By Victor Ahiuma-Young
ABUJA—THE Presidential Task Force on Power, PTFP, has said an estimated $100 billion was required in the next 10 years, if Nigeria must attain 40,000Mw of electricity, saying there was no way government could raise such huge amount of money.
Team leader, regulatory and transaction of PTFP, Mr. Eyo Ekpo, said no less that $10billion would, consequently, be spent annually, noting that annual funding requirement had already far outstripped the capacity of public sector funding.
Ekpo, who spoke to newsmen in Abuja, said government capital outlays for all capital budget was $6 billion, while power alone required $10 billion annually.
He said because of the huge and antecedent of inefficiency and corruption associated with the public, government was restructuring the sector into functional components of generation, transmission and distribution, as well as creating multiple entities of similar functions to ensure effective competition in the sector.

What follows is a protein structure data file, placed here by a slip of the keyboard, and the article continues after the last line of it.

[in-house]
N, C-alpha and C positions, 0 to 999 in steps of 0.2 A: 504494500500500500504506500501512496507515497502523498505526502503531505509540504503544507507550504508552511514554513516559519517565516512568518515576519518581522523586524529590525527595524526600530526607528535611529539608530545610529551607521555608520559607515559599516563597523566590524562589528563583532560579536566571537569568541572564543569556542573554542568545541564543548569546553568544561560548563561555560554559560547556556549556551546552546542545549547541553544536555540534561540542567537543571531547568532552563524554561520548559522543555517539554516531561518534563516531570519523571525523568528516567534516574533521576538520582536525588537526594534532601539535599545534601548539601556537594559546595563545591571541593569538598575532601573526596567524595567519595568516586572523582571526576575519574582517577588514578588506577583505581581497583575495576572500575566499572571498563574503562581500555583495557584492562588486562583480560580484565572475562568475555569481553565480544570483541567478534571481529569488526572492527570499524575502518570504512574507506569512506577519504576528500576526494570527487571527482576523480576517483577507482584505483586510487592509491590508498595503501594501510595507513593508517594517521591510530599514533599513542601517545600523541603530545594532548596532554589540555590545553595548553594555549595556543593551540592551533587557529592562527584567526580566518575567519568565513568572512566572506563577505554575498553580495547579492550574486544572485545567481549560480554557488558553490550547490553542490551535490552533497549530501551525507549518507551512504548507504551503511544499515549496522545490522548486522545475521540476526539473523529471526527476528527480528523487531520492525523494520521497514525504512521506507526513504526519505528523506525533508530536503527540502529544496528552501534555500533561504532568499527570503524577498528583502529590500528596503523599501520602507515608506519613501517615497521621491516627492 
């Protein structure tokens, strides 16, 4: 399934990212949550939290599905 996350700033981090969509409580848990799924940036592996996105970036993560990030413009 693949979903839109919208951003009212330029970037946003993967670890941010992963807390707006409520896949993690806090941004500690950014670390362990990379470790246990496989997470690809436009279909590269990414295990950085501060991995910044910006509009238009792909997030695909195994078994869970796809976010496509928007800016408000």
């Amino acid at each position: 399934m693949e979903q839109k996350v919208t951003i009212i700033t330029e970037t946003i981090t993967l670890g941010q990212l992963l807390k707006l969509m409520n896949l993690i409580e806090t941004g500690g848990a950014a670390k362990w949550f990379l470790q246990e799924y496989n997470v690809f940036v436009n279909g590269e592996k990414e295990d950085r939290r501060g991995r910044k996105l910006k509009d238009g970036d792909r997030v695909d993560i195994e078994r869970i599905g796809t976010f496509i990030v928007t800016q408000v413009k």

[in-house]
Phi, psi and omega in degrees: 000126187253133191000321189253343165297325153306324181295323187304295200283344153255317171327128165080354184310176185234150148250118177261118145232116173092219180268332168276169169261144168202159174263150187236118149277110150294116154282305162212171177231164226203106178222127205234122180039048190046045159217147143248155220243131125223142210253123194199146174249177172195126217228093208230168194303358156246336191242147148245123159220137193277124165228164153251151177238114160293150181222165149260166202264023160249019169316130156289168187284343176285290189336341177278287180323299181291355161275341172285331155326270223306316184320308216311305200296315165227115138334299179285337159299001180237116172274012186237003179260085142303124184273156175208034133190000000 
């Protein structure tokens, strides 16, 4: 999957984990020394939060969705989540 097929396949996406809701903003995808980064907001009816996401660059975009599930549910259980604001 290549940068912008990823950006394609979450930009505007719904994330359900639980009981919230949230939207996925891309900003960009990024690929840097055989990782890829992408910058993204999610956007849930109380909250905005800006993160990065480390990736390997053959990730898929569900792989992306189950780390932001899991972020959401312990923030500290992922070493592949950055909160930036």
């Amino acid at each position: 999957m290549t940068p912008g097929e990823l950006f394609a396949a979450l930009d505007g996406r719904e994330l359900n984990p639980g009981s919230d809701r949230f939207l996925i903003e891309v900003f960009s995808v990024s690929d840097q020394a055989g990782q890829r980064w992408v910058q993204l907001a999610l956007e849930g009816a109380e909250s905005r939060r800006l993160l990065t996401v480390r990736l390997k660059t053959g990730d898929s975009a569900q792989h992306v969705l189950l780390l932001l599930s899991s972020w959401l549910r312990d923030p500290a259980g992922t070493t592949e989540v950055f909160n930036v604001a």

According to him, the aim is to stimulate activities in the industry, along business line, to improve utility viability, grow generation capacity and increase citizens’ access to electricity.
Ekpo noted that this would lead to active participation of the private sector in the business of the industry through the provision of capacity and management expertise and outright transfer of assets to the private sector from the Federal Government where ever applicable.
He lamented that labour had been a major obstacle to the reform, and accused it of drawing the reform process backward. He noted, however, that government would not be blackmailed or coerced into ideological arguments.
He said “achieving consensus with labour unions is an important part of managing the reform process. The Federal Government is firmly committed to resolving all outstanding labour issues but will not be blackmailed or coerced into arguments with the labour unions. N200 billion have been appropriated to cover all outstanding remunerations/pension related debts or benefits to PHCN workers. Out of this, N57 billion had been spent to settle monetisation benefits and over 95 percent of workers has been paid.
Mr. Ekpo explained that it is important the money is set aside to ensure that once an agreement is reached with the unions, payment can begin immediately without waiting for budget, stressing however, if there is shortfall after negotiation, it would be budgeted for.
He lamented that Nigerians had long suffered blackout with its consequences on businesses and others and called on Nigerians to fully support the reform process.